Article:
In testimony against New Jersey’s attempt to legalize gambling in 2012, the NFL and commissioner Roger Goodell drew a line between fantasy sports and gambling. The biggest issue according to the NFL was that legalized gambling could damage fans’ perception of the NFL, while fantasy football apparently does not have the same issue. However, perception is an NFL problem. The NFL doesn’t see a money-making opportunity because it would be reluctant to partner with a spread betting sports book. Since it can’t make money off spread betting, the NFL has no interest in backing its legalization.
An interesting part of the unsealed testimony is a direct quote from Lawrence Ferazani, senior labor litigation counsel for the NFL, in which he suggested that the NFL may be keen to legalized gambling if the NFL knew it would help its business. “The NFL is in a revenue-generating business,” he said. “If the NFL believes that sports gambling would allow it to increase its revenue, the NFL would engage in that activity.” That does explain why the NFL backs fantasy sports, because fantasy partners — daily and yearly — make a lot of money for the NFL and its constituents. Unless teams and leagues partnered with online sports books, the NFL wouldn’t see a dime.
Gambling on outcomes and score totals isn’t going to stop, and as of now the only way to do so is illegally. The NFL benefits from this type of gambling through a soft benefit. Gambling increases engagement. Television shows wouldn’t discuss point spreads if there wasn’t an appetite shown by the fans. However, the NFL does not benefit financially as it does with daily fantasy site sponsorship deals. As Ferazani said, the NFL is a business, and if it could make money off gambling it would (and the NFL could make money off sports book partnerships if it wanted). The problem is that fans may take issue with those partnerships. It is simply an issue of perception.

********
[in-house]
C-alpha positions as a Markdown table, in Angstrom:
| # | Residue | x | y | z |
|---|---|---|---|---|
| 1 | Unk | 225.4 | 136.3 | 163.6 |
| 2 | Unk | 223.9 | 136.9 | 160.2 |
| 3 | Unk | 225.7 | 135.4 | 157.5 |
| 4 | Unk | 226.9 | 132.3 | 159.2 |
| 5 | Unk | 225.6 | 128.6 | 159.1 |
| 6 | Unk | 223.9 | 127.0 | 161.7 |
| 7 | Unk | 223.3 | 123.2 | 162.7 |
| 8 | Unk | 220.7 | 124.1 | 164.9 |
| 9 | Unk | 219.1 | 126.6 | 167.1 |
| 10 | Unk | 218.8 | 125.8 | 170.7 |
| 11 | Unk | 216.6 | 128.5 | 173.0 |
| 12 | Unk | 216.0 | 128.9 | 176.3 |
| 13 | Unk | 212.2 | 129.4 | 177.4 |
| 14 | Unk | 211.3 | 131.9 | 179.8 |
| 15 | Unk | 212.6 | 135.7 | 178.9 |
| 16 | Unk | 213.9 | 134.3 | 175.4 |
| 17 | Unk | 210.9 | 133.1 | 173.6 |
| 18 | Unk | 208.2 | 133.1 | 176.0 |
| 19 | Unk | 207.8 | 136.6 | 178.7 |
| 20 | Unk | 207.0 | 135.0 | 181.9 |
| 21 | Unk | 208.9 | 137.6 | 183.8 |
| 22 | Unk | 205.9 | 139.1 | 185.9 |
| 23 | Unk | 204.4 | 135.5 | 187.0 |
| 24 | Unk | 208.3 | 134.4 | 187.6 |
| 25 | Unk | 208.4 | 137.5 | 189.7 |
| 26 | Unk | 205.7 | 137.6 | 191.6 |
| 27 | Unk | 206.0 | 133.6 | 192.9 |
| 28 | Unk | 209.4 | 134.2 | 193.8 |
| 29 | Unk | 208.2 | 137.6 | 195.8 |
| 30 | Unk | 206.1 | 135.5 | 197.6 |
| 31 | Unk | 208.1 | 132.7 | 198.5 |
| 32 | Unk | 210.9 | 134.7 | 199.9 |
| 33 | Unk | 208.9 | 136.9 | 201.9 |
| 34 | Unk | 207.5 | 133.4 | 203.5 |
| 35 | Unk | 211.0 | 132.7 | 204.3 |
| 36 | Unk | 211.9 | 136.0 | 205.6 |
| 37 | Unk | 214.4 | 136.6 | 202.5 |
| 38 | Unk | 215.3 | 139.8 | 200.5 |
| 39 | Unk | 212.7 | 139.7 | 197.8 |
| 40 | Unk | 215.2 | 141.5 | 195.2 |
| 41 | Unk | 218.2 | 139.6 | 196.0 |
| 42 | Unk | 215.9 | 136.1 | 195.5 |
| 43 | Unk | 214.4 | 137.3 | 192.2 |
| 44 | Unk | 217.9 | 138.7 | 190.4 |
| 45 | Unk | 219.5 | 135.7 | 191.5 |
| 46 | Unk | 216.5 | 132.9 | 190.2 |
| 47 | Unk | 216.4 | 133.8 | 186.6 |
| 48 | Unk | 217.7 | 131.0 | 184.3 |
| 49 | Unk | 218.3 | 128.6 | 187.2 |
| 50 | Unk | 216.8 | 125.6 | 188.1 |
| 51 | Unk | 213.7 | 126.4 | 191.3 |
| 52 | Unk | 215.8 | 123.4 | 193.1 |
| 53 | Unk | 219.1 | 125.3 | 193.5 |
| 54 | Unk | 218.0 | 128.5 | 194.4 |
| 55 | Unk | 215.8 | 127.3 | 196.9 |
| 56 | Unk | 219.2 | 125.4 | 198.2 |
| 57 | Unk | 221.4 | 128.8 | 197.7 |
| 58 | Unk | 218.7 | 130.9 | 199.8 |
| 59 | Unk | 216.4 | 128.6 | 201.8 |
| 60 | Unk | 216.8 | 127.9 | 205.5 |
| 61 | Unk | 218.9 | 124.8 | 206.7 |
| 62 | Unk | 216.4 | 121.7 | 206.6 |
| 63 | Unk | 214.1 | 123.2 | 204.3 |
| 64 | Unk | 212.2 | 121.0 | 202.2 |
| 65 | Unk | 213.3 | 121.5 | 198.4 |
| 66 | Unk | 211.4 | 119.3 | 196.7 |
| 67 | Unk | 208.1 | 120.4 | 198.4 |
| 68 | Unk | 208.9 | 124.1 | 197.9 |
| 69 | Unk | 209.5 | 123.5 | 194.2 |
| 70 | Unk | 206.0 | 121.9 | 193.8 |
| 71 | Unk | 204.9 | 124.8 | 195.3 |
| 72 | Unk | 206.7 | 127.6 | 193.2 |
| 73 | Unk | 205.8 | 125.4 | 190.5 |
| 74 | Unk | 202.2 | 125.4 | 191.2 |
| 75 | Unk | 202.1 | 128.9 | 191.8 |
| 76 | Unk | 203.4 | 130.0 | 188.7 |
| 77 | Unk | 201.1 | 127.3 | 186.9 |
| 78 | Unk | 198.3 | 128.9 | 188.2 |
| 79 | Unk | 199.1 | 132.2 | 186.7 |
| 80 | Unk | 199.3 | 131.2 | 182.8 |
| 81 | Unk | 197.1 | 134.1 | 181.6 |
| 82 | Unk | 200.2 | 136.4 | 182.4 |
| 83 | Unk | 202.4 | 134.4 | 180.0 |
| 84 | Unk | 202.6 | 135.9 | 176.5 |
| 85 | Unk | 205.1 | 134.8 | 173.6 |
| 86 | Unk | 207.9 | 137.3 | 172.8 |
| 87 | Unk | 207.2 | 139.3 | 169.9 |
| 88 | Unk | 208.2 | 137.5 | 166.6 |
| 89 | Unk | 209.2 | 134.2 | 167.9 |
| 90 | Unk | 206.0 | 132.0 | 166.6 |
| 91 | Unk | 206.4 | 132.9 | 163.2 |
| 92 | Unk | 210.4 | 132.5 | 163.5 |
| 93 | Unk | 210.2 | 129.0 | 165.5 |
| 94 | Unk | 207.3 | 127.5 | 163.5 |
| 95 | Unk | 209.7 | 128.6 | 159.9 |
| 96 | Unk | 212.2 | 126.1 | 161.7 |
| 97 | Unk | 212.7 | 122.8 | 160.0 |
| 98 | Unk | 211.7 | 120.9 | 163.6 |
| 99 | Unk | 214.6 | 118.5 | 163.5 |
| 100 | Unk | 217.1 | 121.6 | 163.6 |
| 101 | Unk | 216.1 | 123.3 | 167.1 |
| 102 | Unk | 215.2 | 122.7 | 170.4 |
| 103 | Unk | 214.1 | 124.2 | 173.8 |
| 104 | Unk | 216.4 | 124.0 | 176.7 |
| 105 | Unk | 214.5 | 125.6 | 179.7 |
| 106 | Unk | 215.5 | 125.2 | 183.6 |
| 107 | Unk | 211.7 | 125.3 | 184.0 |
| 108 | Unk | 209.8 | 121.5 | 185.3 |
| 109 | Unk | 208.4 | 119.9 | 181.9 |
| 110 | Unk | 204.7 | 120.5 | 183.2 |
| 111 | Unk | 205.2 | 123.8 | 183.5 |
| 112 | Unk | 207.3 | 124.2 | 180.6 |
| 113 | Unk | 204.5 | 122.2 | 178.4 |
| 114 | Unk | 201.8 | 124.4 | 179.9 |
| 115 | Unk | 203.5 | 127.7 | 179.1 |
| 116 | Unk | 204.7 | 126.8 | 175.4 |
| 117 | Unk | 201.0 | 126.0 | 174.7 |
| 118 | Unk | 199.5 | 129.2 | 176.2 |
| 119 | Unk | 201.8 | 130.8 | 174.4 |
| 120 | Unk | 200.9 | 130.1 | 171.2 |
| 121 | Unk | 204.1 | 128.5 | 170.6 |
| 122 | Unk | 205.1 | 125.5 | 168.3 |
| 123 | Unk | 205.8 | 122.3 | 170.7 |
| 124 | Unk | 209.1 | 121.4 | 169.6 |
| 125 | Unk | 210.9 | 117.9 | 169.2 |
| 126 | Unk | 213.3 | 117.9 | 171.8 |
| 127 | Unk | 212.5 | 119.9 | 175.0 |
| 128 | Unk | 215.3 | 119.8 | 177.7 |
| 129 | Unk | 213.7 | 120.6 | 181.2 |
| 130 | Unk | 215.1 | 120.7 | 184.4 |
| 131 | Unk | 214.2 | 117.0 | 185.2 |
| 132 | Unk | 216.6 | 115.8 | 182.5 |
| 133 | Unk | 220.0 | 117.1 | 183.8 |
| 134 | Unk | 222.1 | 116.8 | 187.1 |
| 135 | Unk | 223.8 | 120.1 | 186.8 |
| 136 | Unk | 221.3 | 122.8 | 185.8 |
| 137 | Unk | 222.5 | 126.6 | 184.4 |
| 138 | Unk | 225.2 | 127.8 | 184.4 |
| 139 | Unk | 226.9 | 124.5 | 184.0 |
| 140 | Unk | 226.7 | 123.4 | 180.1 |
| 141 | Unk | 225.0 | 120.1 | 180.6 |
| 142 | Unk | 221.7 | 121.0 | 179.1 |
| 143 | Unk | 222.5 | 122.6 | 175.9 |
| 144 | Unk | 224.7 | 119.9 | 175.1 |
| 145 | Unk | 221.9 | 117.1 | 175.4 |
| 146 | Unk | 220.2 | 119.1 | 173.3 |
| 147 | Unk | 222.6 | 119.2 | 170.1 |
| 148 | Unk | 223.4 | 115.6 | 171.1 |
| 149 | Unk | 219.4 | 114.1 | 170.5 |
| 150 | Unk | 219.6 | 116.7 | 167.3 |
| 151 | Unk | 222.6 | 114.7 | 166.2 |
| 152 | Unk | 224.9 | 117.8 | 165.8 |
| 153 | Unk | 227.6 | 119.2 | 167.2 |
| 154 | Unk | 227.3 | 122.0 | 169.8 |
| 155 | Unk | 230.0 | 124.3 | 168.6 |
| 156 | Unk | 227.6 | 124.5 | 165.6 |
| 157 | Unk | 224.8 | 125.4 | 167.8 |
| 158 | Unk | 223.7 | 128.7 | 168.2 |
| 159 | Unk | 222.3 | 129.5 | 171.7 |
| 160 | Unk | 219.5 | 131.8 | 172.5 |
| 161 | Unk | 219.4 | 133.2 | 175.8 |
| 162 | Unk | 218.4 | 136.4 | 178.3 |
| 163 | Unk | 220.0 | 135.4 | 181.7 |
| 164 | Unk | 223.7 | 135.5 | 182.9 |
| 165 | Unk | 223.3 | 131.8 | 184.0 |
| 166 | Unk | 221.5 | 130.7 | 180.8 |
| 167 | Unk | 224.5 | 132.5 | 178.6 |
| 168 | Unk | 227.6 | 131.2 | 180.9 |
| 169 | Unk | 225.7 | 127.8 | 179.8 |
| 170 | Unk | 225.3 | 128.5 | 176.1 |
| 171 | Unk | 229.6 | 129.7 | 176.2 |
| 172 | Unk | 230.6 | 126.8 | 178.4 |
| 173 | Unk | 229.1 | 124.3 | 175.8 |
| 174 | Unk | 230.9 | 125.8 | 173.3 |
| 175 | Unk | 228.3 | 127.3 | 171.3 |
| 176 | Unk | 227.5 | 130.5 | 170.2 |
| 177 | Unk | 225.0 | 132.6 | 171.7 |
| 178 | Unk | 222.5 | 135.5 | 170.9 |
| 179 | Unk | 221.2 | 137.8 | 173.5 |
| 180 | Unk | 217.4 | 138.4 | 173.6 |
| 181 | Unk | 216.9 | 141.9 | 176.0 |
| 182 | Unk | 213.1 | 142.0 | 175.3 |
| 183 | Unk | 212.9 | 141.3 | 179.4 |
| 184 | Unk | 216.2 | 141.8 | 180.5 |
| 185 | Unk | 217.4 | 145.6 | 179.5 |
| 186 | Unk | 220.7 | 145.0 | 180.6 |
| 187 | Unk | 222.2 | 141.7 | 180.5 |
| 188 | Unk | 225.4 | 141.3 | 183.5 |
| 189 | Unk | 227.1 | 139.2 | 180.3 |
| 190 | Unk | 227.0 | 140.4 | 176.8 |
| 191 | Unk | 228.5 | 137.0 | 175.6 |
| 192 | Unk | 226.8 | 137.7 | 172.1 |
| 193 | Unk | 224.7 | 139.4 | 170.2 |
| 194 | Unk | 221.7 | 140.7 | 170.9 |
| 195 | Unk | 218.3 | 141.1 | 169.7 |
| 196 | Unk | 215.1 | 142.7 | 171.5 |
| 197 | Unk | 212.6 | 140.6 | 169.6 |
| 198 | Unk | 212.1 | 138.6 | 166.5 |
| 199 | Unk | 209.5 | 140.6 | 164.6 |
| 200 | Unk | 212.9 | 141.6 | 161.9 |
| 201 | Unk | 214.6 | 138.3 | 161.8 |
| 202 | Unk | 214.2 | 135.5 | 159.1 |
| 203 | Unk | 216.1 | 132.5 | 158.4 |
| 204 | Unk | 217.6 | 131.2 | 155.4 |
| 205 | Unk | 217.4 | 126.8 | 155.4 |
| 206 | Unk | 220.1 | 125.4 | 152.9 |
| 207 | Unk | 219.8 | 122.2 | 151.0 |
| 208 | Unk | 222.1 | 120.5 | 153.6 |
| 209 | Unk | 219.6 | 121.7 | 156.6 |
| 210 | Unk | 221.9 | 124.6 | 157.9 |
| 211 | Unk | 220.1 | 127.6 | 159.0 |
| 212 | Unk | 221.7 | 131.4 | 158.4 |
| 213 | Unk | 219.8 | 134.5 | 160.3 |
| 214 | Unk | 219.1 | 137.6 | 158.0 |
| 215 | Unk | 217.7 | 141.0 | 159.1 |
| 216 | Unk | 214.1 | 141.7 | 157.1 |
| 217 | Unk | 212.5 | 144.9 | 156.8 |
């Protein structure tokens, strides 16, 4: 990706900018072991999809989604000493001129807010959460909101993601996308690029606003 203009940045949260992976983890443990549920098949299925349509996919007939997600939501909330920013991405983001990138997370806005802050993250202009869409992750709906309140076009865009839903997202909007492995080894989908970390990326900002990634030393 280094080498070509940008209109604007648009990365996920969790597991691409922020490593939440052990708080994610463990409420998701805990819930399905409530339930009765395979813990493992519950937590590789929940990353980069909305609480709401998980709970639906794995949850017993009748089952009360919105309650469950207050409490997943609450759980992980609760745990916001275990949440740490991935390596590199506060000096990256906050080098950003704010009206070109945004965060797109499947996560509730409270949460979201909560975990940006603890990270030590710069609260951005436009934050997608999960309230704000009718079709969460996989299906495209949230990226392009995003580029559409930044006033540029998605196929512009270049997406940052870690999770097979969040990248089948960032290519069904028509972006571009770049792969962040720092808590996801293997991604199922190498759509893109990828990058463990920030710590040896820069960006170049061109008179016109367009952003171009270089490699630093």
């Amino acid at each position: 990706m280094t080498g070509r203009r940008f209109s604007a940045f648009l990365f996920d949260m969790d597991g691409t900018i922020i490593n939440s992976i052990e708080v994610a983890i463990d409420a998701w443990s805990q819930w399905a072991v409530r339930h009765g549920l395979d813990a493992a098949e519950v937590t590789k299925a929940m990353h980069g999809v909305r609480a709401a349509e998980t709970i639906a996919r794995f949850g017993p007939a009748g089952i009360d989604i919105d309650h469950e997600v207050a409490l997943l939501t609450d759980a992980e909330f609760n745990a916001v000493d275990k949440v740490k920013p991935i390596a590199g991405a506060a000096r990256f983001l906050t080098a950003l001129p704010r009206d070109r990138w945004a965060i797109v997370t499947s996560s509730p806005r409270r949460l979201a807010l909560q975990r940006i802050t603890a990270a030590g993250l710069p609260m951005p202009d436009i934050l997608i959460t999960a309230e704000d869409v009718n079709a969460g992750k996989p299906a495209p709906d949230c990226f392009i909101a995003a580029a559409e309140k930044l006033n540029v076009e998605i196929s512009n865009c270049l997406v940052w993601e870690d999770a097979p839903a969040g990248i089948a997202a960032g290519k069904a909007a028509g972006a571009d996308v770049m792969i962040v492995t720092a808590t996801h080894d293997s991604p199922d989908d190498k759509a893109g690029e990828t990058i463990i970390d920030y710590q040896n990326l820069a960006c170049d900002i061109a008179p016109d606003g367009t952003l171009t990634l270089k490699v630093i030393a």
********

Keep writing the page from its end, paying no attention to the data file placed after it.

Contrast the NFL’s view with that of NBA commissioner Adam Silver, whose point still holds. By some estimates, there is over $400 billion worth of illegal traditional betting going on in the United States. That is a ton of cash flowing through organized crime and other illicit groups that take bets. By regulating gambling it would make it easier to tax, and safer for fans interested in putting down a wager on a game. The whole idea of this seedy perception is due to how people gamble now. It is a self-fulfilling prophecy.
The NFL is fine with daily fantasy sites, and said that if it thought it could make money on traditional betting, it would back that as well. The problem isn’t that the NFL can’t make money. It can make a ton of money. The problem is the NFL doesn’t think the public would like the idea of leagues and teams being partnered with an online sports book. Therefore, the NFL can’t make money off it, meaning that fans have to look to less reputable ways to gamble on games.
Michael Colangelo is Managing Editor of The Fields of Green and Assistant Director at the USC Sports Business Institute.